Did you know?
Xhosa fighting sticks are covered in sheep fat and left in the sun to strengthen.
One of the first skills that a five-year-old Nelson Mandela learnt as a herd boy was that of stick-fighting.
In his autobiography, Long Walk to Freedom, the great man says: 'I learned to stick-fight – essential knowledge to any rural African boy – and became adept at its various techniques, parrying blows, feinting in one direction and striking in another, breaking away from an opponent with quick footwork.'
Zim Gamakhulu, who lives in Qunu, the Eastern Cape village of Nelson Mandela’s boyhood, will show you the stick-fighting scar on top of his head with a wry, proud smile.
'This is how a young boy gains the respect of the others,' he says. 'Many Xhosa men bear the scars of stick-fighting.'
Xhosa stick-fighting is something the youngsters all learn by first using dried corn stalks as weapons. One stick – held in the left hand – is long. This is the shield, used to parry blows. Knuckles are usually protected with a garment wound around the hand. The stick in the right hand, the shorter one, is the attacking stick.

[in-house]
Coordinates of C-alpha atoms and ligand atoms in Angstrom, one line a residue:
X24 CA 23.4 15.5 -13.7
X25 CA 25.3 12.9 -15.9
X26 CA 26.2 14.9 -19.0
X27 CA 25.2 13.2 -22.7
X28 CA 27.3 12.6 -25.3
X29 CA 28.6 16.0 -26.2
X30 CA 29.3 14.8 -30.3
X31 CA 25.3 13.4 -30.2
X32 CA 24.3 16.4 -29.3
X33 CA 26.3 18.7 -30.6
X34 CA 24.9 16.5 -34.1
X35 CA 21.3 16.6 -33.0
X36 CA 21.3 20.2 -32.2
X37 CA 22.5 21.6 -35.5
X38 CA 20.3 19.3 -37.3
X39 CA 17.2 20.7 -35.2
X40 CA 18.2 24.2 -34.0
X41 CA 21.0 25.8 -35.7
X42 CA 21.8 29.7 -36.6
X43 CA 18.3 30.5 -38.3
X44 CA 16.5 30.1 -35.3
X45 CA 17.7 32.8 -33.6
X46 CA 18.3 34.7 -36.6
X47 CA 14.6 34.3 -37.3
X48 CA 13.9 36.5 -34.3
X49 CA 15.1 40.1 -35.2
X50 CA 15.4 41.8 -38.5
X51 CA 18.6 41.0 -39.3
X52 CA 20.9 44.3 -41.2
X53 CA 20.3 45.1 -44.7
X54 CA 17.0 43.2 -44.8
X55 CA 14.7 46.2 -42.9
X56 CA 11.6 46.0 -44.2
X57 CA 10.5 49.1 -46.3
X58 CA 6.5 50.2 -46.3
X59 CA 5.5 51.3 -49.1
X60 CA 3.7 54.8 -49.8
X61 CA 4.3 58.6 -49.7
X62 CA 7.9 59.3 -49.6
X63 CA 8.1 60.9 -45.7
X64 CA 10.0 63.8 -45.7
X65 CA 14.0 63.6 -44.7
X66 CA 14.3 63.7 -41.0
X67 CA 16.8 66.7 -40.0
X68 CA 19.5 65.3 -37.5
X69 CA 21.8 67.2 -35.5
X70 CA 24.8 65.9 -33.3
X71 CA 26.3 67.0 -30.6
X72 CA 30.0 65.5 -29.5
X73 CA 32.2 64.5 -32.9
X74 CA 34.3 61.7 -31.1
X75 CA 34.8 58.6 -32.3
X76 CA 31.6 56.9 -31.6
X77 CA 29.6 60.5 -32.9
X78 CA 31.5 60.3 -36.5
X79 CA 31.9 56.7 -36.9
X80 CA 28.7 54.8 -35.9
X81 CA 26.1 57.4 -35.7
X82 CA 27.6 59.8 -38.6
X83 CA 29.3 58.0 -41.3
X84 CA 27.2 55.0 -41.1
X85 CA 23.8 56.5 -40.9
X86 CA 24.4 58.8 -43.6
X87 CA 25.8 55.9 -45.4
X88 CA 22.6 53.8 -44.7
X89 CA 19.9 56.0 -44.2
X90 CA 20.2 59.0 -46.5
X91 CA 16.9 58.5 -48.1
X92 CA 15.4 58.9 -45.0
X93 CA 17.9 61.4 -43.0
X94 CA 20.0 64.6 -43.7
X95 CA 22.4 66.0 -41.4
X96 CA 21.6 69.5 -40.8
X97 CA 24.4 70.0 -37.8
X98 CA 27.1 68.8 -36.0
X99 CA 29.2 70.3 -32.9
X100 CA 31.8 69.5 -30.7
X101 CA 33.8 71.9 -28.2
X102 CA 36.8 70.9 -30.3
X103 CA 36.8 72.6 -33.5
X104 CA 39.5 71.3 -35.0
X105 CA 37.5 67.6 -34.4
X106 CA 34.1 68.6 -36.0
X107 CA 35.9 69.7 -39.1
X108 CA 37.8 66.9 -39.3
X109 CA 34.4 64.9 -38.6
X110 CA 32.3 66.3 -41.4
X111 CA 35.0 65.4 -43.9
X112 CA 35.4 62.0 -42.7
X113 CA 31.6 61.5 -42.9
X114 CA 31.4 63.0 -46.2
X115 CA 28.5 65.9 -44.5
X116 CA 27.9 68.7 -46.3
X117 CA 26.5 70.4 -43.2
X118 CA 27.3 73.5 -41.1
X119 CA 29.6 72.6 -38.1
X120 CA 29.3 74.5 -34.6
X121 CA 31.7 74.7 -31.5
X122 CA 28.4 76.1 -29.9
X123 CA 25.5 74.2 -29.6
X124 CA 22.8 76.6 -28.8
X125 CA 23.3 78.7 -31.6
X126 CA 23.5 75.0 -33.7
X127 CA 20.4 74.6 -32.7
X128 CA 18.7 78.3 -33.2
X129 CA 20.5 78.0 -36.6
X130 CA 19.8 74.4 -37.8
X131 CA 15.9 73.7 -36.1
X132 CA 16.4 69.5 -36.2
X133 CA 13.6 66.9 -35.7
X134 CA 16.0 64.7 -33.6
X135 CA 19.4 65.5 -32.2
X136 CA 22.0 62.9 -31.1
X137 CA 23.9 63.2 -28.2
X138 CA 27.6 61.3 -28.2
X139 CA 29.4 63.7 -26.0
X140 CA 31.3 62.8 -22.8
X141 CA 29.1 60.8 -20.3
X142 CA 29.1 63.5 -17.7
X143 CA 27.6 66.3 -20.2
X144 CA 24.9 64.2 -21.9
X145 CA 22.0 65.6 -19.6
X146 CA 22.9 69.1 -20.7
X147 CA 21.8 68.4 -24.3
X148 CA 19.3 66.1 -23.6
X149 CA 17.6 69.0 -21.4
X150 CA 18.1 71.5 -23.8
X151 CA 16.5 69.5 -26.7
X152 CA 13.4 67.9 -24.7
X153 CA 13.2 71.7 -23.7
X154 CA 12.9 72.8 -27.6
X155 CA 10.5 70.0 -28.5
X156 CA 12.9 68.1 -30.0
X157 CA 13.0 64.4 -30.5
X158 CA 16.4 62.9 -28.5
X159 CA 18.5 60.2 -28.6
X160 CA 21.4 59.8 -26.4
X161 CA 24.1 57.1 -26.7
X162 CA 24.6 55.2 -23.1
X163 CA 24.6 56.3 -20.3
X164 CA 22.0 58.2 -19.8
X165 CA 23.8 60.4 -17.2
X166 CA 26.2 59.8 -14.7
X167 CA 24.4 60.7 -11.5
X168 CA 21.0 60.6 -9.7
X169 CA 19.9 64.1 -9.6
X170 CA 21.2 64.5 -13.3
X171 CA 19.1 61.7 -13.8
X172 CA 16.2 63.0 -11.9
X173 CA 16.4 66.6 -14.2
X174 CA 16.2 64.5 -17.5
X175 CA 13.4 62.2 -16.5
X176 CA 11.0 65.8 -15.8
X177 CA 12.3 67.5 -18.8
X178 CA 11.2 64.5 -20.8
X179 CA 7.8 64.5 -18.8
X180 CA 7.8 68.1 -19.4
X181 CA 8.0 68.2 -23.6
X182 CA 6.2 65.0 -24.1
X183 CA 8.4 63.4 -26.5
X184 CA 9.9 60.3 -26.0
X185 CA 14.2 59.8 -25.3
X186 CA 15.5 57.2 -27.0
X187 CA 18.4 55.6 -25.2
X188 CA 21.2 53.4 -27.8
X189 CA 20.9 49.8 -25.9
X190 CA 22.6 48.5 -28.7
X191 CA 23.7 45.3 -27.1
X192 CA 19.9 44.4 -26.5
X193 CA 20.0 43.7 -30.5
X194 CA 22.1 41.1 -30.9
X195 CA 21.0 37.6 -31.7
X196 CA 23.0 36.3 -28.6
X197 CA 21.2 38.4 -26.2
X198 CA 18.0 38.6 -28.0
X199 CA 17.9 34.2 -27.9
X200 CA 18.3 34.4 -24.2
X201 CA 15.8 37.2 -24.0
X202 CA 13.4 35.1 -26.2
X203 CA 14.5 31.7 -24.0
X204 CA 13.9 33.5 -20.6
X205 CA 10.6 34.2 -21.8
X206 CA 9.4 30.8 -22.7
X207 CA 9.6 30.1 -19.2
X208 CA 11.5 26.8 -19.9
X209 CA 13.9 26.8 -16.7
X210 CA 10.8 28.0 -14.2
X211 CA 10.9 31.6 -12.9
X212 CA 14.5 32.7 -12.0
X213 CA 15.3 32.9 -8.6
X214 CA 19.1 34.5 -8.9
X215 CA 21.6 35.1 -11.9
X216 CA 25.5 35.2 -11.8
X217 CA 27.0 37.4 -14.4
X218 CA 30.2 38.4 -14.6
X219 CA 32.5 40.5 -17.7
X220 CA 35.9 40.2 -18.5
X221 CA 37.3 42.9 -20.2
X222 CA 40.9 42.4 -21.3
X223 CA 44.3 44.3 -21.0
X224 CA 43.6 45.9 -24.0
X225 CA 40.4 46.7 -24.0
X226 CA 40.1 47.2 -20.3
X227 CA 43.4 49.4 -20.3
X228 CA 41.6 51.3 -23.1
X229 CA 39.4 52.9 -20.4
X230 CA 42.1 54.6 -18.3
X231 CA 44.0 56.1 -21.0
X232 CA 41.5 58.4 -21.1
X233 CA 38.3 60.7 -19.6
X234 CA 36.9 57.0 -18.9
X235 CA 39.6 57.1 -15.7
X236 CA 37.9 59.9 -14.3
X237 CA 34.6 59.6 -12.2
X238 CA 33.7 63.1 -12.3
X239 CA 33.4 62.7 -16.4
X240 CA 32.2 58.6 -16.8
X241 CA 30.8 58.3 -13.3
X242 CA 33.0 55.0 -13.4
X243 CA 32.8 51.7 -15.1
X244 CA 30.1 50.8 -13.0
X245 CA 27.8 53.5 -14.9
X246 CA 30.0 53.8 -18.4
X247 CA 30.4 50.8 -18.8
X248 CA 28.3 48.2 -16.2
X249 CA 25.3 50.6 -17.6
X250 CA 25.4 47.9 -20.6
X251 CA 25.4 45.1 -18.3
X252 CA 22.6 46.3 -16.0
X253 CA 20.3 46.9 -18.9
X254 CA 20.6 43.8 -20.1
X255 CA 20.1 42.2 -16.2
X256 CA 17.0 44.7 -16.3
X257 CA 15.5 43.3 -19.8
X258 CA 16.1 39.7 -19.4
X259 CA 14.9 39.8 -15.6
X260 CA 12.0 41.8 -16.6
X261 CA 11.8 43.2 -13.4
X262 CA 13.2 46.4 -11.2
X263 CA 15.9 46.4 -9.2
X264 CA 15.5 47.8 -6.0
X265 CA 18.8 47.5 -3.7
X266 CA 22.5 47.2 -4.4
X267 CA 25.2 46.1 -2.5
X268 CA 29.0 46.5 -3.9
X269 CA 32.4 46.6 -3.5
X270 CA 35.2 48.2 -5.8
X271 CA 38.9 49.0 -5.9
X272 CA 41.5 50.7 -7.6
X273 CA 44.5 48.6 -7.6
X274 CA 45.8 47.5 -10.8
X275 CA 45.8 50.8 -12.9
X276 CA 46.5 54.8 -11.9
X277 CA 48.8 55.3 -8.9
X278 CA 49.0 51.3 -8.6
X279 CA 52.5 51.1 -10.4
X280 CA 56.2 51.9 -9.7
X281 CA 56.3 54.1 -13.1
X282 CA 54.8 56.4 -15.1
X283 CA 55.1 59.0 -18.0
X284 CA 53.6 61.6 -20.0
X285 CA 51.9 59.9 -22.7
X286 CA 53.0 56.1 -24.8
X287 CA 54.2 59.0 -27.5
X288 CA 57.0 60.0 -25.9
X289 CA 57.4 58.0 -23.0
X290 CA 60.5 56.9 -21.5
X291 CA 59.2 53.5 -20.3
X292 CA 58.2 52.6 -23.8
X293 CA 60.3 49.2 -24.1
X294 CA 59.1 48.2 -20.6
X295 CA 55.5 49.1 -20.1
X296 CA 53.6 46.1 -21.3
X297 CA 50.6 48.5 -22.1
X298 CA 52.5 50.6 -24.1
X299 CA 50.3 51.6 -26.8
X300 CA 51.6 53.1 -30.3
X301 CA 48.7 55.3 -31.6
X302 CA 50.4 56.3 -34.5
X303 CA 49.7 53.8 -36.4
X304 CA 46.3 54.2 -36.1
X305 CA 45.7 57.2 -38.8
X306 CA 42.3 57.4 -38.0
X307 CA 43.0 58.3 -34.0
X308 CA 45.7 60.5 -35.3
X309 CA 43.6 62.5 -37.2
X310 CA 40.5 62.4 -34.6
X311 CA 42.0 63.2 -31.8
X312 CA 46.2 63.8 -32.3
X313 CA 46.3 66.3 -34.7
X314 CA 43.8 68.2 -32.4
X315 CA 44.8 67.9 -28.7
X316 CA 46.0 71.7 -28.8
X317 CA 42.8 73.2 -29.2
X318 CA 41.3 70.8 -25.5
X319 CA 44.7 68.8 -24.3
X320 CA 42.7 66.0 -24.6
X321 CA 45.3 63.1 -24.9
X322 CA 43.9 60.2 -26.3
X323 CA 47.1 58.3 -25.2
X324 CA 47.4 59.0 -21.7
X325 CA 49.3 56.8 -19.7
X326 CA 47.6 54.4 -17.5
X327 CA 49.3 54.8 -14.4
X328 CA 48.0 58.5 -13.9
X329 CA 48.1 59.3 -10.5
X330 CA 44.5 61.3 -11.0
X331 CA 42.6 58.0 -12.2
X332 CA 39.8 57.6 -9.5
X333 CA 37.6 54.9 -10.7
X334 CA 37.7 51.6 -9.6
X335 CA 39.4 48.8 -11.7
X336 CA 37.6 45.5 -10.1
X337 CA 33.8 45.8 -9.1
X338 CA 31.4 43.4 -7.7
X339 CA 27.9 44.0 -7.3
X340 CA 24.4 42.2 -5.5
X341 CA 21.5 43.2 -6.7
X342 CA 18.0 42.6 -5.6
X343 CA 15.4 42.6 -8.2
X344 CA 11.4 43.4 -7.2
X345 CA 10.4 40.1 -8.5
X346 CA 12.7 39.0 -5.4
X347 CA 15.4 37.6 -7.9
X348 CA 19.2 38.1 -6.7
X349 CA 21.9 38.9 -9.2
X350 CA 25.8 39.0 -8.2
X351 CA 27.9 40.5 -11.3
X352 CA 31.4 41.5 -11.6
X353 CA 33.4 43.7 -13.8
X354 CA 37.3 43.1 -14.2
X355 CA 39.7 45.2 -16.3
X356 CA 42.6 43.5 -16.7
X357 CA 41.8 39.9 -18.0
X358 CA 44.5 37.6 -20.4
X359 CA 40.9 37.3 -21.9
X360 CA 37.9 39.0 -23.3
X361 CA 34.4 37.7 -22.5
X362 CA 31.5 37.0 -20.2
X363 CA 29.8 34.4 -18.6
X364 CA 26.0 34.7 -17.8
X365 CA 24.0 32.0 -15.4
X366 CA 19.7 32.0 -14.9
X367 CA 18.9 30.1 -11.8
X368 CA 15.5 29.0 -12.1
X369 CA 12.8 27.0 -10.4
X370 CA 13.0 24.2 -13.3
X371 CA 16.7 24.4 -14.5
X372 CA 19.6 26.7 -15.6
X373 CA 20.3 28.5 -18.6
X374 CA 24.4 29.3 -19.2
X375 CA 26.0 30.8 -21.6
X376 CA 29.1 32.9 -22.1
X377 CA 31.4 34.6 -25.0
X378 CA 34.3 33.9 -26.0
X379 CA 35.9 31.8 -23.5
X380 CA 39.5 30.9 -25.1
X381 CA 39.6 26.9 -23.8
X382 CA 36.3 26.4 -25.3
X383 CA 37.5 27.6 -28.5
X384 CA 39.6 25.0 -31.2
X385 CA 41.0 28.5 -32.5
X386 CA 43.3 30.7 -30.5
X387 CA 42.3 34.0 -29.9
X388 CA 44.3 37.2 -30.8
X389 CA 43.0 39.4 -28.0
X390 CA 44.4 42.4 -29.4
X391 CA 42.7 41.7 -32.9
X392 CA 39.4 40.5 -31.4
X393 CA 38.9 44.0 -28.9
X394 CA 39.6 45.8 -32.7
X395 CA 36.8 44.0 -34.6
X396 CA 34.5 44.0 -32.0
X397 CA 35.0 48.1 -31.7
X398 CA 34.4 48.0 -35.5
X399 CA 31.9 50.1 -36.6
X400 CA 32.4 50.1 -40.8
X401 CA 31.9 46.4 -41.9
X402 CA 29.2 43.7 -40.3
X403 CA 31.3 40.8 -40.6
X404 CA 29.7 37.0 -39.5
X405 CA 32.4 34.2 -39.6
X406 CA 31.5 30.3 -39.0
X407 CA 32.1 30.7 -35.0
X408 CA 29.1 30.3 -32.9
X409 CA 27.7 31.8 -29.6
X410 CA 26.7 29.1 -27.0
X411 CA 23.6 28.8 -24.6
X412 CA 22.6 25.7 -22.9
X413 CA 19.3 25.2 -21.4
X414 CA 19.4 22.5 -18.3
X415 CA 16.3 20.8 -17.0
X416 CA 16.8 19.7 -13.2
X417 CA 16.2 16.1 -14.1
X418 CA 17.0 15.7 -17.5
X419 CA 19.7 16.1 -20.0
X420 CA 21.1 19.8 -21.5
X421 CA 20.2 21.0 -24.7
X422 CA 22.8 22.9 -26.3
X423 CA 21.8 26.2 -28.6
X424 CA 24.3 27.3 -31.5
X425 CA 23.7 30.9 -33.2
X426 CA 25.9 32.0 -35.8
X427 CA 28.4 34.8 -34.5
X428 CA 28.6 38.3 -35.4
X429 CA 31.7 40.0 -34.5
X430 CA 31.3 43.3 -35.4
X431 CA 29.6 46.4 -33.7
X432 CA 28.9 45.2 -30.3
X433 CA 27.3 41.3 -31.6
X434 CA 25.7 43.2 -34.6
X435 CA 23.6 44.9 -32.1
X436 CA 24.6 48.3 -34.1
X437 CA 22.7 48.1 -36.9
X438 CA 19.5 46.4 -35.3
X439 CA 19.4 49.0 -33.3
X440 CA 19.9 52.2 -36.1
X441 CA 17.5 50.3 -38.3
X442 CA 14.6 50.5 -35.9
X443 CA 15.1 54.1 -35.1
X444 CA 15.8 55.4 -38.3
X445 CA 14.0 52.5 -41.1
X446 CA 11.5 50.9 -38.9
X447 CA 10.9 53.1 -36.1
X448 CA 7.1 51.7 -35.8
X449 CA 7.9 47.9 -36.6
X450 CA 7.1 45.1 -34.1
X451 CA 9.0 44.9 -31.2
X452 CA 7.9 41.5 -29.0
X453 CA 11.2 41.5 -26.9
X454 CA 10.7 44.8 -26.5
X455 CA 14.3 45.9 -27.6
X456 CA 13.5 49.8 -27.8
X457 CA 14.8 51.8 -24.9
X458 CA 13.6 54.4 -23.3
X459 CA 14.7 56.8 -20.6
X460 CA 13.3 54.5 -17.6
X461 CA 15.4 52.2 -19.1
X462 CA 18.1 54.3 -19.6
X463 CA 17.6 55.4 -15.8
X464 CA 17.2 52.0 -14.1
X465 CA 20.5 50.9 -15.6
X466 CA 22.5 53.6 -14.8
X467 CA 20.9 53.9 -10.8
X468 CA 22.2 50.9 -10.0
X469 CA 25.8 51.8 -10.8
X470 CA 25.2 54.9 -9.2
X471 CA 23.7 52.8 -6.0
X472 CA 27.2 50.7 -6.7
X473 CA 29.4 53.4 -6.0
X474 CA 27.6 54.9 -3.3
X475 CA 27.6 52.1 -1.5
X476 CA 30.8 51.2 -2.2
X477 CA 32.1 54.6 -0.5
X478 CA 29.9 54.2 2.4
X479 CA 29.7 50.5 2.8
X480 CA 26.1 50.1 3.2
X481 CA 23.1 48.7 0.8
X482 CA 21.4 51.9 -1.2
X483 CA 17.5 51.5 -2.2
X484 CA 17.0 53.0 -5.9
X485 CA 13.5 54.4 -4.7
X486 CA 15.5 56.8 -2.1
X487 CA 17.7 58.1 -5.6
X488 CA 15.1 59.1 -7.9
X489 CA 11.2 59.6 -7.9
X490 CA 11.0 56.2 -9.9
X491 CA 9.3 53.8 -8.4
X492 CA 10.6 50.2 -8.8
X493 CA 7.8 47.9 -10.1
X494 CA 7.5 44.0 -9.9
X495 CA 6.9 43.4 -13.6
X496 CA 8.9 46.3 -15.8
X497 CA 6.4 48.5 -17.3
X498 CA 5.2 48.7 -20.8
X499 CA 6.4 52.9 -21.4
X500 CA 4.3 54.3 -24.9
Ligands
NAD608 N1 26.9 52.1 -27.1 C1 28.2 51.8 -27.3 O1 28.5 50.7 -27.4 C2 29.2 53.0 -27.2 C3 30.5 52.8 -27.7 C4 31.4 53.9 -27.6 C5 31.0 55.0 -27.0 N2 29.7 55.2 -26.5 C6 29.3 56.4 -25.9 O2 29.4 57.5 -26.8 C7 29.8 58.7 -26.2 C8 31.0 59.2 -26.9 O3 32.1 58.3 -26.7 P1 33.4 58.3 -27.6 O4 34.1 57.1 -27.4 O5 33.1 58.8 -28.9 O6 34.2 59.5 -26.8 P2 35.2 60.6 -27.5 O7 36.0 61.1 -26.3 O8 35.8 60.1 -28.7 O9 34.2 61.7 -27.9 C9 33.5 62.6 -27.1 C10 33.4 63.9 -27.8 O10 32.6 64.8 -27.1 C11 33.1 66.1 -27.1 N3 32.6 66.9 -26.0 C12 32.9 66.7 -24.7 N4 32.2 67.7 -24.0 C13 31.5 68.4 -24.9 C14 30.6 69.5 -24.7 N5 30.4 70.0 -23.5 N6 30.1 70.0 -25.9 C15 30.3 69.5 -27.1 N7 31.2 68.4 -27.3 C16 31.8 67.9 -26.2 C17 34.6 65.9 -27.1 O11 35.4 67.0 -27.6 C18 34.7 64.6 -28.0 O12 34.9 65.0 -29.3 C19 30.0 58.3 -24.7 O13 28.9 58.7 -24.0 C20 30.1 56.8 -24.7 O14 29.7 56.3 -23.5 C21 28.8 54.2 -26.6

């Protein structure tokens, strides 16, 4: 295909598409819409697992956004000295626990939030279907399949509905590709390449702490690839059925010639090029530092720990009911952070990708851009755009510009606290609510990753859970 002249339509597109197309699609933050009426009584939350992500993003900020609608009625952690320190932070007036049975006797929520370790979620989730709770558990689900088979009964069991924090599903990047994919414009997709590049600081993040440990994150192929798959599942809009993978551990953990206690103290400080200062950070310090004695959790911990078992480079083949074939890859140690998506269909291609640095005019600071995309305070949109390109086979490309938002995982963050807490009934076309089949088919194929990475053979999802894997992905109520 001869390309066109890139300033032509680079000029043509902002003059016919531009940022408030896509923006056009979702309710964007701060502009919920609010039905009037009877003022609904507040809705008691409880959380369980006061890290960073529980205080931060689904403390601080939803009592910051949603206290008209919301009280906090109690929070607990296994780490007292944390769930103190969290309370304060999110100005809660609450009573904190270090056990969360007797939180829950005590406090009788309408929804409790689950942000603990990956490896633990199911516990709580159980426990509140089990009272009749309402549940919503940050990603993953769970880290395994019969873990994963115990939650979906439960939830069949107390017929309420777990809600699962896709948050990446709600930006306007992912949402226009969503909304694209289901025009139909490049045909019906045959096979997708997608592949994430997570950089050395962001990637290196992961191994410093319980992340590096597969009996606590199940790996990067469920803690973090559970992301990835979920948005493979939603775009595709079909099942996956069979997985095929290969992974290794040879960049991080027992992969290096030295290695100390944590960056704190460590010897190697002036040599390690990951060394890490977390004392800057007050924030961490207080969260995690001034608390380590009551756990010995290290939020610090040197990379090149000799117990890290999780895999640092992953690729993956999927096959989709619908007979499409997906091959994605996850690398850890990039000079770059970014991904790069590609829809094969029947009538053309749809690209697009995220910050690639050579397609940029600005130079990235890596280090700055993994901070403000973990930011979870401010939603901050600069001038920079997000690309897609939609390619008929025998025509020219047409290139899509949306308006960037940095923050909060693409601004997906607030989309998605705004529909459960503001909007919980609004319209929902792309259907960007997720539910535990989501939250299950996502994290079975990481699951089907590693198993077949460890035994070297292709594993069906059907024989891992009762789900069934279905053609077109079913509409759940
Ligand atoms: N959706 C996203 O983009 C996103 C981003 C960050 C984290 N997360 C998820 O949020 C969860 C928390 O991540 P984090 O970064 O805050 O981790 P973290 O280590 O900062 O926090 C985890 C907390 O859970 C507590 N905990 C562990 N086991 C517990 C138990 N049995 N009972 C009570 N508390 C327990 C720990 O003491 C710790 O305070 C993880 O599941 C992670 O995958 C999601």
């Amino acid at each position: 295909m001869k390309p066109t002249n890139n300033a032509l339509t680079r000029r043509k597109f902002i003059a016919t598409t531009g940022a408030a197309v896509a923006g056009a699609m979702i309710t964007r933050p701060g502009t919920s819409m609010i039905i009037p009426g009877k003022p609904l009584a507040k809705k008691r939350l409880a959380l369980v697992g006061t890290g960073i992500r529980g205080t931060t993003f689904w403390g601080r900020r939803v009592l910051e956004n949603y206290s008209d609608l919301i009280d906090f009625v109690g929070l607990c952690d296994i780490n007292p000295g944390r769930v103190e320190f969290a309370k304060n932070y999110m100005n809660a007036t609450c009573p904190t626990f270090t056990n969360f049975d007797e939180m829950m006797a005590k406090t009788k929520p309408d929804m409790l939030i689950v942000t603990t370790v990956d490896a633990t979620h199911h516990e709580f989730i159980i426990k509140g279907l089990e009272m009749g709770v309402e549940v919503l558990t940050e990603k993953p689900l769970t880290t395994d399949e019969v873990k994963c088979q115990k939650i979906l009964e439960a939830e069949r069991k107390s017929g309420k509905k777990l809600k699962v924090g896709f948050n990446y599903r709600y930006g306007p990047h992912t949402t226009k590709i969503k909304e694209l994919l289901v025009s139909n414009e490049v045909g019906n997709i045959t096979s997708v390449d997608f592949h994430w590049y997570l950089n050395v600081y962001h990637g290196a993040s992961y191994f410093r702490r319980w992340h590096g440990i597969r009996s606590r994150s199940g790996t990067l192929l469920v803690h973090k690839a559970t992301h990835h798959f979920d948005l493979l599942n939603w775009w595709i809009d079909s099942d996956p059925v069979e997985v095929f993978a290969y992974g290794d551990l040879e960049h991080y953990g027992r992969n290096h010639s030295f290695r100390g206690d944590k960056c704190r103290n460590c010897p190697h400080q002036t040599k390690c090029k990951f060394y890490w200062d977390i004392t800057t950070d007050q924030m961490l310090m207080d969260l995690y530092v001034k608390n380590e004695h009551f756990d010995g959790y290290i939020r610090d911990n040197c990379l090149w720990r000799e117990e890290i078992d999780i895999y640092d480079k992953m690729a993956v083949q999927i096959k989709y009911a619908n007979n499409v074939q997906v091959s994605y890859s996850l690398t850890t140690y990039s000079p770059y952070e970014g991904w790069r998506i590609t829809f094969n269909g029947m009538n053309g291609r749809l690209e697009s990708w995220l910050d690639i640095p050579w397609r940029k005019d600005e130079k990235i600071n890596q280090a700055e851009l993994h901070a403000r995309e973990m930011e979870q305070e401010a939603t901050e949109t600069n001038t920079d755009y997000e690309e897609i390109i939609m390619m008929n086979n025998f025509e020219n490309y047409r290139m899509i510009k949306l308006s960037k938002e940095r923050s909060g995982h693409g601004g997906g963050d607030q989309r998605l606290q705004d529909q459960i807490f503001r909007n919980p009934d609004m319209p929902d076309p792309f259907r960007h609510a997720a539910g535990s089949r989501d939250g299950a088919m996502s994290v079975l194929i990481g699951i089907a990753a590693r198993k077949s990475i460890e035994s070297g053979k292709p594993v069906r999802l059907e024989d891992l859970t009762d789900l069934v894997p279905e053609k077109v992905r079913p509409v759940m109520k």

'No boy is ever found without his sticks in the rural areas,' explains Zim. 'If he is, the elders will challenge him and even beat him, teaching him a lesson for going around with no protection. And as the youths grow up, tending their cattle, they will challenge other herd boys from other villages.'
Xhosa boys also hone their stick-fighting skills at initiation school, where they elect a champion. Their best fighter then challenges the other top stick-fighters from rival initiation schools.
The sport of stick-fighting has now been imported to the townships of South Africa. In what is commonly called ‘Township Fight Club’, bouts are organised in urban settlements like Khayelitsha and Langa outside Cape Town. Some wags also call it ‘Xhosa kung fu’…